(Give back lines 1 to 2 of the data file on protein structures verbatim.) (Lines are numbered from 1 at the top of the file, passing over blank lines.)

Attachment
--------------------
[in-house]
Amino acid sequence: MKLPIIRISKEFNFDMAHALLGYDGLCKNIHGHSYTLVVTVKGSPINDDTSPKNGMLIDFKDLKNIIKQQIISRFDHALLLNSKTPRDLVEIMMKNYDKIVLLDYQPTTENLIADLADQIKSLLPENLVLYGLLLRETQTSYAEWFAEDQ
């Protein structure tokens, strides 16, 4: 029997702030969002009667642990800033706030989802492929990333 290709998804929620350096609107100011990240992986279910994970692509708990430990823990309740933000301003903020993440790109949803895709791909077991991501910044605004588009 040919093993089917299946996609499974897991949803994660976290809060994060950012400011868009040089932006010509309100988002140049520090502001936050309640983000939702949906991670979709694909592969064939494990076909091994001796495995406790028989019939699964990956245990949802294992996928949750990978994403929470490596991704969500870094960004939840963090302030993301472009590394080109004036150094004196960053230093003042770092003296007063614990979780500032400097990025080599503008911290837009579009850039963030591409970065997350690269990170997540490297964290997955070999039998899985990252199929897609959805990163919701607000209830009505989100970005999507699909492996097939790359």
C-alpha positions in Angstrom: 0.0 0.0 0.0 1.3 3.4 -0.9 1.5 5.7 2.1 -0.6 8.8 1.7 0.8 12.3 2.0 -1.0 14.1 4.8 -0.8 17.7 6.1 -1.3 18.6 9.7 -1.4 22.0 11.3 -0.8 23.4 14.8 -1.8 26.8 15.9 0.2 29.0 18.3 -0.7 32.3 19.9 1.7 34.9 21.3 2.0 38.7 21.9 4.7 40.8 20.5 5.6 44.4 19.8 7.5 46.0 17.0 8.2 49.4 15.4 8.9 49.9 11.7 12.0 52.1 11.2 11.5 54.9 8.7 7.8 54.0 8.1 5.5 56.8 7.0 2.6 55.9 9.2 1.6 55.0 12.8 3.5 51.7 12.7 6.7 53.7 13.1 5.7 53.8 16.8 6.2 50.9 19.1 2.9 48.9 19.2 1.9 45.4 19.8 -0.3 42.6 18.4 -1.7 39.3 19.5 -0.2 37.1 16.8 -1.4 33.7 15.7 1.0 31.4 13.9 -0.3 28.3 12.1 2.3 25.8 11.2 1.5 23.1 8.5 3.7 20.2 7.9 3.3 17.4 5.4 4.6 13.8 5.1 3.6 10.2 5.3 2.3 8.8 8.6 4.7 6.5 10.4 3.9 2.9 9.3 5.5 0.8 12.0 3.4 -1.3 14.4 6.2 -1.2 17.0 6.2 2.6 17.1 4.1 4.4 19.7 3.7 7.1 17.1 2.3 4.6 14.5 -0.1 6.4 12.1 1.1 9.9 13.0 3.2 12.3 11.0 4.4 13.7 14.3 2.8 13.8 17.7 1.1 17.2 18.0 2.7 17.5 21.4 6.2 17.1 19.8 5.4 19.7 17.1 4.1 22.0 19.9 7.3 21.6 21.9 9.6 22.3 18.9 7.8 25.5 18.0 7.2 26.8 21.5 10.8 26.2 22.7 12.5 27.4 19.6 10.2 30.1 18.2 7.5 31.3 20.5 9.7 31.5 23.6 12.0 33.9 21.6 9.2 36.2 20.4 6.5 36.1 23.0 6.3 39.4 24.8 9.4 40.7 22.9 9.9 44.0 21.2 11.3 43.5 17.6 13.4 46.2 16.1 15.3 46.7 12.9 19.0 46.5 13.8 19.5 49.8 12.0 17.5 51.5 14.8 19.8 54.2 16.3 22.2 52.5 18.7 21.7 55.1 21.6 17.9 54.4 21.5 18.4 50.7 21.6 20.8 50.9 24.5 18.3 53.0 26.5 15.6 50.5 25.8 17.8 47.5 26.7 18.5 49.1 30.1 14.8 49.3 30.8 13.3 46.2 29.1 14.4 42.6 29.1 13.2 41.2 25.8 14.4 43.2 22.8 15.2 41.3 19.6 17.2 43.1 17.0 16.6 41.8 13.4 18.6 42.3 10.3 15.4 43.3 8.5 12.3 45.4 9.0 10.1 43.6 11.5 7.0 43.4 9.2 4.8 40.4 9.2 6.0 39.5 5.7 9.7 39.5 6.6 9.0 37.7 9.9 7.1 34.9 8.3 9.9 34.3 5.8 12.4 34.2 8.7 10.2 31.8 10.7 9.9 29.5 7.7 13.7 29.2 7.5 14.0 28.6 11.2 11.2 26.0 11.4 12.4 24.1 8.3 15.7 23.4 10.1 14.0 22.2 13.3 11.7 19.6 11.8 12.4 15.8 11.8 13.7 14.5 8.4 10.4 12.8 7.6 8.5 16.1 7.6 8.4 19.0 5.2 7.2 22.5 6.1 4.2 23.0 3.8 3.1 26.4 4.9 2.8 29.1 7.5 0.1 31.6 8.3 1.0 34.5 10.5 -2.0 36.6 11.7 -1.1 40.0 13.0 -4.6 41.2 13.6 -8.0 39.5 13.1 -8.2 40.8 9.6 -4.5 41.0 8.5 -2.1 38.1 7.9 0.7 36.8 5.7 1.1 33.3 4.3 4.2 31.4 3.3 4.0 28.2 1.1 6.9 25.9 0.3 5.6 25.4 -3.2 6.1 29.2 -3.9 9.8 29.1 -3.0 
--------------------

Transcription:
[in-house]
Amino acid sequence: MKLPIIRISKEFNFDMAHALLGYDGLCKNIHGHSYTLVVTVKGSPINDDTSPKNGMLIDFKDLKNIIKQQIISRFDHALLLNSKTPRDLVEIMMKNYDKIVLLDYQPTTENLIADLADQIKSLLPENLVLYGLLLRETQTSYAEWFAEDQ